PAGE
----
I am drawn to research in order to help others. This influences the topics and my interaction with students. Electrical and Computer Engineering research appeals to me because it is at the heart and soul of “smart technology”, which is the biggest differentiator of—and empowers most of—21st century engineering, whether that’s in health care, human-to-human communication, defense and security, living sustainably, or tools for superior teaching and learning success for all. I also simply love learning and discovering new ideas or possibilities that no one ever thought of before. Research is (and should be) fun! I believe that the most important outcomes of my research investigations are the relationships I build and the opportunities and experiences I make available to the students I work with and mentor. Sure, the discoveries and sharing the research results (publications and seminars) are important, but to me they are not as important as the opportunity to add value to the lives of the students and colleagues I work with, influence, and become influenced by while conducting the research. It should therefore be no surprise that almost all of my research involves co-advising students and collaborating with other faculty who provide expertise that complements my own.
Most of the research projects I select leverage my experience in the science and engineering of electromagnetic fields and waves. Many of these projects end up related to some aspect of applications or new sources of time-varying (radio to microwave to x-ray) electromagnetic fields, including electromagnetic waves (radio frequency to microwaves to near-infrared to xrays) and pulsed electric or magnetic fields.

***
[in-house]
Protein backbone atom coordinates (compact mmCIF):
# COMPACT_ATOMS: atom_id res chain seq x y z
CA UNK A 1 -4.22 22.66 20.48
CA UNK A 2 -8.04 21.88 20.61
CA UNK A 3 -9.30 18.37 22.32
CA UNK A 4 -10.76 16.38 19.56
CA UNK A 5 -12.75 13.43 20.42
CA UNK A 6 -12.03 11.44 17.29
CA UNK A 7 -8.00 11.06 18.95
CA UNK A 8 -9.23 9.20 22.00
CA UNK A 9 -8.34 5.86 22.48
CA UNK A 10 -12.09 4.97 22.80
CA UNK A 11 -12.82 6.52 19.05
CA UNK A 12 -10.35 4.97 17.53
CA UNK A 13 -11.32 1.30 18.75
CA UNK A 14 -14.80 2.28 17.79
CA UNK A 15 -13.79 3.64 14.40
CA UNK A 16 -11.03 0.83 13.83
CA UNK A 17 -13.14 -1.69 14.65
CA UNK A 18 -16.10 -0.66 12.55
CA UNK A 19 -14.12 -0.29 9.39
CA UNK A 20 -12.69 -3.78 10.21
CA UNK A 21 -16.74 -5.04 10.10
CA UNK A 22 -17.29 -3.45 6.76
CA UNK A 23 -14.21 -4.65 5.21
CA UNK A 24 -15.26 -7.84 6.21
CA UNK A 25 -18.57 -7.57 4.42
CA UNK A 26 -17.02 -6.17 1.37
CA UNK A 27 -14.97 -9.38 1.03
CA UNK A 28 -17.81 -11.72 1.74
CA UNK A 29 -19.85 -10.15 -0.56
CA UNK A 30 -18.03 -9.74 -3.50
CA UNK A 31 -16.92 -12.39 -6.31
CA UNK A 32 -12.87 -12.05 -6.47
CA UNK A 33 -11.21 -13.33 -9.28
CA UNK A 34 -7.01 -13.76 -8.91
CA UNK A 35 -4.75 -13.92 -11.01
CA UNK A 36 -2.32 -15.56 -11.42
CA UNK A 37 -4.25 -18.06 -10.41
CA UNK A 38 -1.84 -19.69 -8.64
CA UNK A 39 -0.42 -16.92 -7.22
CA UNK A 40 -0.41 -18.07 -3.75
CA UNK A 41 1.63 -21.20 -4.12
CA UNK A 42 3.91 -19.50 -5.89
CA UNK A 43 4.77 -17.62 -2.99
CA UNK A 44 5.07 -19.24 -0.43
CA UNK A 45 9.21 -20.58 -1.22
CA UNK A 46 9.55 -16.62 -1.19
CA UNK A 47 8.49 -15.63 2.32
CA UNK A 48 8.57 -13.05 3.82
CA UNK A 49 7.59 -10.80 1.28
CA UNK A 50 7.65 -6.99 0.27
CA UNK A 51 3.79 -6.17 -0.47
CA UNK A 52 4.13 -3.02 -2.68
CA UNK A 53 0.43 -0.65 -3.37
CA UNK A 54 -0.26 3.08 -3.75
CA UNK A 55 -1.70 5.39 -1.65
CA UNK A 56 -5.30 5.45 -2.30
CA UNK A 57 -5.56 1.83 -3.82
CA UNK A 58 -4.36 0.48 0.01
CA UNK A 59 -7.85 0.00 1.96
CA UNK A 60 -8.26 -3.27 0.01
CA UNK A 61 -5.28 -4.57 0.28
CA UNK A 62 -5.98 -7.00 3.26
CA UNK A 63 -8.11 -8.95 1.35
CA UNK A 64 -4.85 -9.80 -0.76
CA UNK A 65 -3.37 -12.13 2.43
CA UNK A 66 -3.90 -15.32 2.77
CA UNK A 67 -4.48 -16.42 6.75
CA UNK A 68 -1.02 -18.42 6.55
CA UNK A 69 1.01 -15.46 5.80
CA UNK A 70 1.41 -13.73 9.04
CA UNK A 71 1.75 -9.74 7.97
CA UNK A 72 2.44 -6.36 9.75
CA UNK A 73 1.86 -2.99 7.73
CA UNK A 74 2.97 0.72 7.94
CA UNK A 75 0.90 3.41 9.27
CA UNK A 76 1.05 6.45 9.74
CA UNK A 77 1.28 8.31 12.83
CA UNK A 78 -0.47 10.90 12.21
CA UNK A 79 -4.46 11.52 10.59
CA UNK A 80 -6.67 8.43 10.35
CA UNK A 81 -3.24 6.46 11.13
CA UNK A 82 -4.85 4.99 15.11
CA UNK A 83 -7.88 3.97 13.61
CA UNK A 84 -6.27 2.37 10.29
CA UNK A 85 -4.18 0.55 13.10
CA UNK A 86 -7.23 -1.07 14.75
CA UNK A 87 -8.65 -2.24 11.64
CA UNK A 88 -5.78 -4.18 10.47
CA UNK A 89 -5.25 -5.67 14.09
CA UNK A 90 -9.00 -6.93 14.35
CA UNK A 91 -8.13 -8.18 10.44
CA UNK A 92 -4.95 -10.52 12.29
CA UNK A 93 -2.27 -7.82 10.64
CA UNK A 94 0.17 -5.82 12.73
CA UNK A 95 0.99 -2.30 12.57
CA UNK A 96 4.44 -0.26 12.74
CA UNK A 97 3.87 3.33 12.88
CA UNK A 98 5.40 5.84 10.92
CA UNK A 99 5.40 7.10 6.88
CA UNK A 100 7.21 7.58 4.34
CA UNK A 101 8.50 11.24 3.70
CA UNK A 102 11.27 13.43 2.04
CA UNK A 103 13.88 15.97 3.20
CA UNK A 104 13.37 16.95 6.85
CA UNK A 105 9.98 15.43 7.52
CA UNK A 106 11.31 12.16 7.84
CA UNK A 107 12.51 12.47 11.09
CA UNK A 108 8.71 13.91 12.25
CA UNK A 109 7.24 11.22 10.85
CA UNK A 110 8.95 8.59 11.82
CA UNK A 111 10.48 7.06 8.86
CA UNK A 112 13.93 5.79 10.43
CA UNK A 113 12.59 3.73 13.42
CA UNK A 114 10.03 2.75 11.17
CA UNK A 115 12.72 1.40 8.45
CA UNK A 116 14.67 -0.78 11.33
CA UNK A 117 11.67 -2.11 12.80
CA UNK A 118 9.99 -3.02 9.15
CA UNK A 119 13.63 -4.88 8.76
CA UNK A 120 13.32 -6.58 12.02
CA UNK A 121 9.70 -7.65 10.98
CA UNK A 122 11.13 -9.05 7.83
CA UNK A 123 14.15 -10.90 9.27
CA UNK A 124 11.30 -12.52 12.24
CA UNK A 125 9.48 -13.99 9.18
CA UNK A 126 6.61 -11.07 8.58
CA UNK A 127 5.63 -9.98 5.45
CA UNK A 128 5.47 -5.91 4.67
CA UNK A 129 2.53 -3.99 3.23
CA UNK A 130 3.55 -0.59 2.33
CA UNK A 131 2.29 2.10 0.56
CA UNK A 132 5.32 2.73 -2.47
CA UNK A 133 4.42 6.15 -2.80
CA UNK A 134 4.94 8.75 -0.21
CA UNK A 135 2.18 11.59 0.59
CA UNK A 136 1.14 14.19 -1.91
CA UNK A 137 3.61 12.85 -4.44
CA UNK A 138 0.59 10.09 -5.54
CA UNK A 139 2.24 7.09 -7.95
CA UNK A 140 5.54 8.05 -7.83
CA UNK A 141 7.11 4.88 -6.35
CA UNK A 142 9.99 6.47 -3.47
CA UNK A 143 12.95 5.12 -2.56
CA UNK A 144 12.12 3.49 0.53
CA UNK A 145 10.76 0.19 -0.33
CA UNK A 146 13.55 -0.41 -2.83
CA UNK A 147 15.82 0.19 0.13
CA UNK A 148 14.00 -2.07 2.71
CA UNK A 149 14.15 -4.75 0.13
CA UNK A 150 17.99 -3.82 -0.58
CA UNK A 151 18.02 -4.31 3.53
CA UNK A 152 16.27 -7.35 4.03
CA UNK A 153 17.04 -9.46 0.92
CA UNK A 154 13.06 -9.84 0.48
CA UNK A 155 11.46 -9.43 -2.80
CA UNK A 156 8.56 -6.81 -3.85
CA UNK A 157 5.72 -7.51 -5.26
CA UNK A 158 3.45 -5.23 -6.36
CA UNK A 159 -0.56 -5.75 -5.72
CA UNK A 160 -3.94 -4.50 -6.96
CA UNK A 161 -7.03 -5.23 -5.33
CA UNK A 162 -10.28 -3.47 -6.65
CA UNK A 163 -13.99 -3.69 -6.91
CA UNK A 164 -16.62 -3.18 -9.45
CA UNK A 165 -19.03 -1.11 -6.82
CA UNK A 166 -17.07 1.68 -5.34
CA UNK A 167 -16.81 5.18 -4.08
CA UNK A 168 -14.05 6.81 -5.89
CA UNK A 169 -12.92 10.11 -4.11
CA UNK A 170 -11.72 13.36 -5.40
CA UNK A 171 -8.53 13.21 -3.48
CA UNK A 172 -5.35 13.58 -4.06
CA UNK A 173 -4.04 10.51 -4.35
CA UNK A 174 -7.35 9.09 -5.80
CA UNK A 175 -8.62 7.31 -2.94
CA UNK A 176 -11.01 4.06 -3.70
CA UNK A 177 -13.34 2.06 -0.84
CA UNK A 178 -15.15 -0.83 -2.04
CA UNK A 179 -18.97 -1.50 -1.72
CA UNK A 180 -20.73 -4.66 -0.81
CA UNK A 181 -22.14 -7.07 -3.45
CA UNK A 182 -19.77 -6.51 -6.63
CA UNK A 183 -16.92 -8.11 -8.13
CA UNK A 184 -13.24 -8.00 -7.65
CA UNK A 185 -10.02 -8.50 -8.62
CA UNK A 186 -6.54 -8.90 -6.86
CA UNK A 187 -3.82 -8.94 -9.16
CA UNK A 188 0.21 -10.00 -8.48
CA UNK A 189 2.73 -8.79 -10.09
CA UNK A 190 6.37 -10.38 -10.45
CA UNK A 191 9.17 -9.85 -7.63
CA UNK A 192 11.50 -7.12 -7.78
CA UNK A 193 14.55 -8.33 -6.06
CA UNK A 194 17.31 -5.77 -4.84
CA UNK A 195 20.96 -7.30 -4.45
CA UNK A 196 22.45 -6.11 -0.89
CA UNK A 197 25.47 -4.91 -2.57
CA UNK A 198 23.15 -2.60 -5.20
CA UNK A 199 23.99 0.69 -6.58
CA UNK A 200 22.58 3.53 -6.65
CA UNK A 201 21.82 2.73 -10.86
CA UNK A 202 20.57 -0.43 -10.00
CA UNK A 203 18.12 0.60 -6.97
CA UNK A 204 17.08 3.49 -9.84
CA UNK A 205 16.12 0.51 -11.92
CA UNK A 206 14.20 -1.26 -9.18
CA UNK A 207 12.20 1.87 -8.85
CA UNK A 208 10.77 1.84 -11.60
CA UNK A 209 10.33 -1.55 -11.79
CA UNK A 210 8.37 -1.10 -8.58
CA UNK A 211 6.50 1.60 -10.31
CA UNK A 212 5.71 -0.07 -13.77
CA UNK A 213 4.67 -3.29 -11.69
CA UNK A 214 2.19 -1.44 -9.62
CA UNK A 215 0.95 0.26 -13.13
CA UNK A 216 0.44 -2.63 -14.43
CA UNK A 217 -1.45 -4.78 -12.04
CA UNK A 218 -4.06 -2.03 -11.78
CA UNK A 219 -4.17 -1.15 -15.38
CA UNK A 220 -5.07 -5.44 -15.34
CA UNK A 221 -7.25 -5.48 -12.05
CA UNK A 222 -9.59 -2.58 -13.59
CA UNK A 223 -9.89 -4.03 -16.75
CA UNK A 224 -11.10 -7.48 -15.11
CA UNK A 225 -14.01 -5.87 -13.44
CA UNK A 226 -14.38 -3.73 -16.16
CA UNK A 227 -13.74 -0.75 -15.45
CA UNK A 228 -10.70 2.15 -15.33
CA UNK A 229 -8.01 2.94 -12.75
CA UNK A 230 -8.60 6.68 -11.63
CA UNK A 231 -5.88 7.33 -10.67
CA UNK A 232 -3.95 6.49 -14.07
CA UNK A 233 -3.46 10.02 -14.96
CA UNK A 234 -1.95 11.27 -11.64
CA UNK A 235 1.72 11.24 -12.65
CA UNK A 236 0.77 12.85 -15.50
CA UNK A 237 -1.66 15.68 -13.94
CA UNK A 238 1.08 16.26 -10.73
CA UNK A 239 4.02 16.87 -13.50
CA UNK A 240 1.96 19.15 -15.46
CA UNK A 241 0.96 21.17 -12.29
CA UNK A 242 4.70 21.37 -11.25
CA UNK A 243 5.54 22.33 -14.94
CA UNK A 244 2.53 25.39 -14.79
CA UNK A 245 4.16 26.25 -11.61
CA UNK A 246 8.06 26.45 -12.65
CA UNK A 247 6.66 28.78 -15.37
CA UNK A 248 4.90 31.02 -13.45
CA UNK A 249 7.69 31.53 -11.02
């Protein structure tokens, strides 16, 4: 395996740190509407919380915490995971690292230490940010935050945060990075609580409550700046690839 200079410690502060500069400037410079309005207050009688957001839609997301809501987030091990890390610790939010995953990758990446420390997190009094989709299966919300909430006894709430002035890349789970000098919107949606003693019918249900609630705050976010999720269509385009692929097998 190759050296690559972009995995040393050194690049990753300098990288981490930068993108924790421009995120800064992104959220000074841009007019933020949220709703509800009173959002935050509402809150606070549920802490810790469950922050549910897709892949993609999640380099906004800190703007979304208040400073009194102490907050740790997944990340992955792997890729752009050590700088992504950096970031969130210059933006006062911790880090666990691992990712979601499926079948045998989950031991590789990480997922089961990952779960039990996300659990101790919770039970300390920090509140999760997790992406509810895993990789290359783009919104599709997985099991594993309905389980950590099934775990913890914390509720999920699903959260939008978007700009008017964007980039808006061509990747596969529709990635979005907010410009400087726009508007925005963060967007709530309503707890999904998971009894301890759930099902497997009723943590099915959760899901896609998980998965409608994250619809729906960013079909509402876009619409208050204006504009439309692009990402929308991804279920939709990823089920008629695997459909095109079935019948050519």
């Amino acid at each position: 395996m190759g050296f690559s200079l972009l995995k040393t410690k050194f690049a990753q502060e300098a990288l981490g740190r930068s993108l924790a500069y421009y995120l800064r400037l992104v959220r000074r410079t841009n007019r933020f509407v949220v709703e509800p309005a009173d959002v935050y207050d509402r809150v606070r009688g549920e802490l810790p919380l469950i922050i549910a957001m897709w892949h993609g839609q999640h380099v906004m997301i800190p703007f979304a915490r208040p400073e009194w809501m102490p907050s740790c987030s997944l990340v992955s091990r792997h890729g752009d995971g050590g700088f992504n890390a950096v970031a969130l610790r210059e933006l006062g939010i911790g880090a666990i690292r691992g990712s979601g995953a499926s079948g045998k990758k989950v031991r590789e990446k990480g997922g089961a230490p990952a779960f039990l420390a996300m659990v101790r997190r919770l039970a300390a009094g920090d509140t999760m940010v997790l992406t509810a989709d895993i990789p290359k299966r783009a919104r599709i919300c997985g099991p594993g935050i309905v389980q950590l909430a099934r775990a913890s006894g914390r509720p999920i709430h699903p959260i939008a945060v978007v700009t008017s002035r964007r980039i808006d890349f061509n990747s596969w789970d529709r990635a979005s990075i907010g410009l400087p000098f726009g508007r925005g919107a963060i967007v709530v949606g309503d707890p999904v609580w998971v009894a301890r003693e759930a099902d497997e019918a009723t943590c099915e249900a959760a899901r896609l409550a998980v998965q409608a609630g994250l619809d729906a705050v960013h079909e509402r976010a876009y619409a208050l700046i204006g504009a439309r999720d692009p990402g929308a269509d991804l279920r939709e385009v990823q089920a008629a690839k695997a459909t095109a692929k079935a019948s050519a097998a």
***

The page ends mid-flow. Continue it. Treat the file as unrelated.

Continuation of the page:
Human society depends on—and will benefit from further improvements of—infrastructure and capabilities for communications, radar, remote sensing, remote detection of approaching threats, and heating with electromagnetic radiation. Many of the needed improvements require the development of tunable, wideband, high-power sources of coherent electromagnetic radiation in the gigahertz to terahertz frequency domains. I conduct electromagnetic and materials science related research that can enable these new sources. Meanwhile, a significant number of my other research projects emphasize biological or biomedical applications, e.g., bioelectromagnetics, including research into how microwaves and pulsed electric fields interact with biological tissues. These projects are typically inspired by applications in diagnosis or treatment of human disease, improved agricultural practices, and other important 21st century societal challenges.
Here is a recent copy of my CV: Booske Curriculum Vita